When my girlfriend Sofie was growing up, her grandparents had one of the most amazing vegetable gardens in Sweden, with wild strawberries, and big, bushy apple trees. Huge rhubarb bushes still spring up every year and the last time we visited I made this creamy panna cotta, which is a wonderful way to enjoy some of the summer’s finest rhubarb.
This is definitely one of my favourite recipes in the book. It’s made using pork shoulder, an inexpensive cut that, when cooked in this manner, results in wonderfully tender meat and crispy crackling. If the idea of rolling and stringing up the shoulder around the stuffing is too much, take the stuffing with you to the butcher when you buy the meat and ask for it to be stuffed and rolled for you. Then it’s simply a case of roasting it.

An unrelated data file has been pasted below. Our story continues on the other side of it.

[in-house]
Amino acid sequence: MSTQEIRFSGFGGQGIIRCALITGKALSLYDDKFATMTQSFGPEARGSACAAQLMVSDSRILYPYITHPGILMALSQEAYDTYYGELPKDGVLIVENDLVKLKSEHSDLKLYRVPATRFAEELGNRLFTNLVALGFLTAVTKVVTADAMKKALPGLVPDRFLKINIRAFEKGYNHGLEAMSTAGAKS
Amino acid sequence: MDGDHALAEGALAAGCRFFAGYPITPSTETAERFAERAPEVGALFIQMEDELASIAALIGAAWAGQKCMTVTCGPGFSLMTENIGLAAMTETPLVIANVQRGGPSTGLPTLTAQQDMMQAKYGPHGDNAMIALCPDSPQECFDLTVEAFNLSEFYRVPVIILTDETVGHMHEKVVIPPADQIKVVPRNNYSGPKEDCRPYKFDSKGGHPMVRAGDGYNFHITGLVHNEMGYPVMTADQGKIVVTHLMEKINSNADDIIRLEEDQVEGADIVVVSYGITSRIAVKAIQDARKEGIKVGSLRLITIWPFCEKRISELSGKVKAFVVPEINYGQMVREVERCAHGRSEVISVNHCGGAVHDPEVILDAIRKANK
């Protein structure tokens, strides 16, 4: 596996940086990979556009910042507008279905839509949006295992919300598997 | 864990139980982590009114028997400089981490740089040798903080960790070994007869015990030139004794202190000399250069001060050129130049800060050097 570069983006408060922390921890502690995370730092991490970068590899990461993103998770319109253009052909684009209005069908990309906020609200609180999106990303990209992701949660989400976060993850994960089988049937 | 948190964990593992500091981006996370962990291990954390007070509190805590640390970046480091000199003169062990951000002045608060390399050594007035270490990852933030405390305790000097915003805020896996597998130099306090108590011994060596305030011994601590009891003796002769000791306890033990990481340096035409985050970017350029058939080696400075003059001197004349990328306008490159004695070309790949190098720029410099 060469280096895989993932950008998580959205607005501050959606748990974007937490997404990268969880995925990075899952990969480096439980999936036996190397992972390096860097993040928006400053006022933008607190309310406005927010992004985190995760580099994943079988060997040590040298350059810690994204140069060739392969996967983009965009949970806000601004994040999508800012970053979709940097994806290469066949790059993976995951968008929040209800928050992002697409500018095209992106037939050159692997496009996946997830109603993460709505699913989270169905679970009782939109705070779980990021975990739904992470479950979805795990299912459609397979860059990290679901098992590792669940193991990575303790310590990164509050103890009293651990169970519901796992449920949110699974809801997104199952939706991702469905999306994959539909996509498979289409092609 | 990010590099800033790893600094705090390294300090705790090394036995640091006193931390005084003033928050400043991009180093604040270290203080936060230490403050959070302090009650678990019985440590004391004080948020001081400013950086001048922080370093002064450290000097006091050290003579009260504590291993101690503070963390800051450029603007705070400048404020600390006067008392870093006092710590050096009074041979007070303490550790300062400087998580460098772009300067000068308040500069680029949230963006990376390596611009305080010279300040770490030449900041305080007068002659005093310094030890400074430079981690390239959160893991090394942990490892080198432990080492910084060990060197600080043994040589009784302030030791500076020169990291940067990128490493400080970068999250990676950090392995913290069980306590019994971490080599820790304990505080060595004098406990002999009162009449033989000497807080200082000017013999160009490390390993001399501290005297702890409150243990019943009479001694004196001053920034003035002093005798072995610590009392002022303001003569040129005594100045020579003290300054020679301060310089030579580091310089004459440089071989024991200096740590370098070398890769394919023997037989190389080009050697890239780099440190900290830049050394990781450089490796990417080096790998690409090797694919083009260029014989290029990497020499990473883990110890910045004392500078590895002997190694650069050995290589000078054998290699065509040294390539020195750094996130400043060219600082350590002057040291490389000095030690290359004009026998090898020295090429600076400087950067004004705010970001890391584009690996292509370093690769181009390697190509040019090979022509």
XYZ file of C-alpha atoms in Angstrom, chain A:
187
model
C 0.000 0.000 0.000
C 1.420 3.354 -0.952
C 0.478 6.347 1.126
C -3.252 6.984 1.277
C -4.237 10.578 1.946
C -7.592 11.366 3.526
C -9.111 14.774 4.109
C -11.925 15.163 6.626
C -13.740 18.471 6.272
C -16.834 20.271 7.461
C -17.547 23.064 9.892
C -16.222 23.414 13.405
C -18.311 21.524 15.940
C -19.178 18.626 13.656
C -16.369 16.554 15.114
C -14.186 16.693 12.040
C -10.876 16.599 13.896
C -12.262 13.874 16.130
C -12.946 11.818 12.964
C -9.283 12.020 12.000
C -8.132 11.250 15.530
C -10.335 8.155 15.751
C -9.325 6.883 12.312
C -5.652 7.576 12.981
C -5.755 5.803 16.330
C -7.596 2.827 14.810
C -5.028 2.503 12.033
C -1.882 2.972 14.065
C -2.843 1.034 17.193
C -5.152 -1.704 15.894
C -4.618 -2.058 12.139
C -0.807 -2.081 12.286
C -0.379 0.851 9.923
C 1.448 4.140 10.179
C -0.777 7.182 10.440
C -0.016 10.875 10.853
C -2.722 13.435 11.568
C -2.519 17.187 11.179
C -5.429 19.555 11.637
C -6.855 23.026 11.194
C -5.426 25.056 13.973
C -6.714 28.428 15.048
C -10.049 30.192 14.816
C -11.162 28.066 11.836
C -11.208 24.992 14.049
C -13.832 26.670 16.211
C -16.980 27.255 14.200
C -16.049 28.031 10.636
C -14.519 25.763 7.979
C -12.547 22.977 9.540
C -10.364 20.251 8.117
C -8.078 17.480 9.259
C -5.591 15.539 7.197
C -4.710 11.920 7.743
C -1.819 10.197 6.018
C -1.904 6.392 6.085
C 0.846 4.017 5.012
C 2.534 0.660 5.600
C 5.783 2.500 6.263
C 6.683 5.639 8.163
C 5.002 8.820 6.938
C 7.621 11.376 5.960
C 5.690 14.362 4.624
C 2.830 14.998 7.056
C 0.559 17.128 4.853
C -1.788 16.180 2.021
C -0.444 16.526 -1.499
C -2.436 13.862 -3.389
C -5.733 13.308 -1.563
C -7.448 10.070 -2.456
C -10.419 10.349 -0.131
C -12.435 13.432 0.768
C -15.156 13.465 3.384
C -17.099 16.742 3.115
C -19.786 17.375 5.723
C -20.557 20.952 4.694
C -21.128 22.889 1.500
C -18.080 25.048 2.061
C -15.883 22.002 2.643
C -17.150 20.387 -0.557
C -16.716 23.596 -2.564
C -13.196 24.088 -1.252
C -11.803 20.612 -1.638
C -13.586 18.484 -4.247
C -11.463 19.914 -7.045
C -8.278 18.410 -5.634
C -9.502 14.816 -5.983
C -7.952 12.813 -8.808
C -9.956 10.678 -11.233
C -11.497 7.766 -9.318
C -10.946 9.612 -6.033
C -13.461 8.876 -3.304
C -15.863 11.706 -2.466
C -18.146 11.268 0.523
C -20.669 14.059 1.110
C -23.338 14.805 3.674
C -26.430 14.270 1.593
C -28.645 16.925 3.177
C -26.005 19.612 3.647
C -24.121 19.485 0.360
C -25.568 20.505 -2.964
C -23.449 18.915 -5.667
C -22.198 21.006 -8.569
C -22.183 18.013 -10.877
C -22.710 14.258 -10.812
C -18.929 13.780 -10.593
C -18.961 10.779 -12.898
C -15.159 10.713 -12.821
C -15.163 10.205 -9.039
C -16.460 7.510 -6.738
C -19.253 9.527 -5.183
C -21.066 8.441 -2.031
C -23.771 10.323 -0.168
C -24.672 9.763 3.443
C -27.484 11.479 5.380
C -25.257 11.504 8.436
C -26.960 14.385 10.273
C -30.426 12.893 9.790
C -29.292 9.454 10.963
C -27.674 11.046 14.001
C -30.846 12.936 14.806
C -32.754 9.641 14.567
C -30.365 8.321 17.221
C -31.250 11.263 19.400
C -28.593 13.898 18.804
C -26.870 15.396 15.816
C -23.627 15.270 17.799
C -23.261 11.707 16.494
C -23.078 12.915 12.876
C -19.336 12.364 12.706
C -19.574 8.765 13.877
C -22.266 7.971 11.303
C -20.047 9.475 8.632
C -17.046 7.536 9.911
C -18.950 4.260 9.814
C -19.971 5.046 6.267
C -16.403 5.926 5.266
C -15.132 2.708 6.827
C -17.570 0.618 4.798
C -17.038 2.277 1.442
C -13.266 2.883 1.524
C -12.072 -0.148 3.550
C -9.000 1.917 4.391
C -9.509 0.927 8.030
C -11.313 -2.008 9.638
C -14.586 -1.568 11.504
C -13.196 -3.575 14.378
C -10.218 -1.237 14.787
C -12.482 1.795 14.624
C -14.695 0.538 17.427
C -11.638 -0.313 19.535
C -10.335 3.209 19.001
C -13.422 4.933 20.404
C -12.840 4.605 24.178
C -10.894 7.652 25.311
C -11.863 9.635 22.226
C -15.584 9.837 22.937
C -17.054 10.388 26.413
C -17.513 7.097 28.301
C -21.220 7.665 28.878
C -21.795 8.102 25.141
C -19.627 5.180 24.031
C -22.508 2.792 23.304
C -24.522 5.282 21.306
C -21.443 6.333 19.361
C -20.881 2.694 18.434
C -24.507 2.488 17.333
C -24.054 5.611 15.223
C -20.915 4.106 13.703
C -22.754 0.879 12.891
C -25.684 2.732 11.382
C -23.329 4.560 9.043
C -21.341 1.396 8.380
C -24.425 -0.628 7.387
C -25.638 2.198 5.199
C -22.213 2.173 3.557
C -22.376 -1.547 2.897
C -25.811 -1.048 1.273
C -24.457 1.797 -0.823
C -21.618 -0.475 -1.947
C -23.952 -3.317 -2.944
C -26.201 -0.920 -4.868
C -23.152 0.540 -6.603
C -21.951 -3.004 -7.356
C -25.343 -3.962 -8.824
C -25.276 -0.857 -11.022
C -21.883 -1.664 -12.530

During my search for the perfect whoopee pie, I was sent this recipe by a reader of my blog, whose mother in law, Mrs Linda Daunt, has lived all her life in Maine, New England and is a fantastic cook. Mrs Daunt's special touch is to add buttermilk instead of regular milk, to give the pies a richer taste. The original recipe uses a marshmallow-type filling, but I prefer to stick with regular buttercream frostings.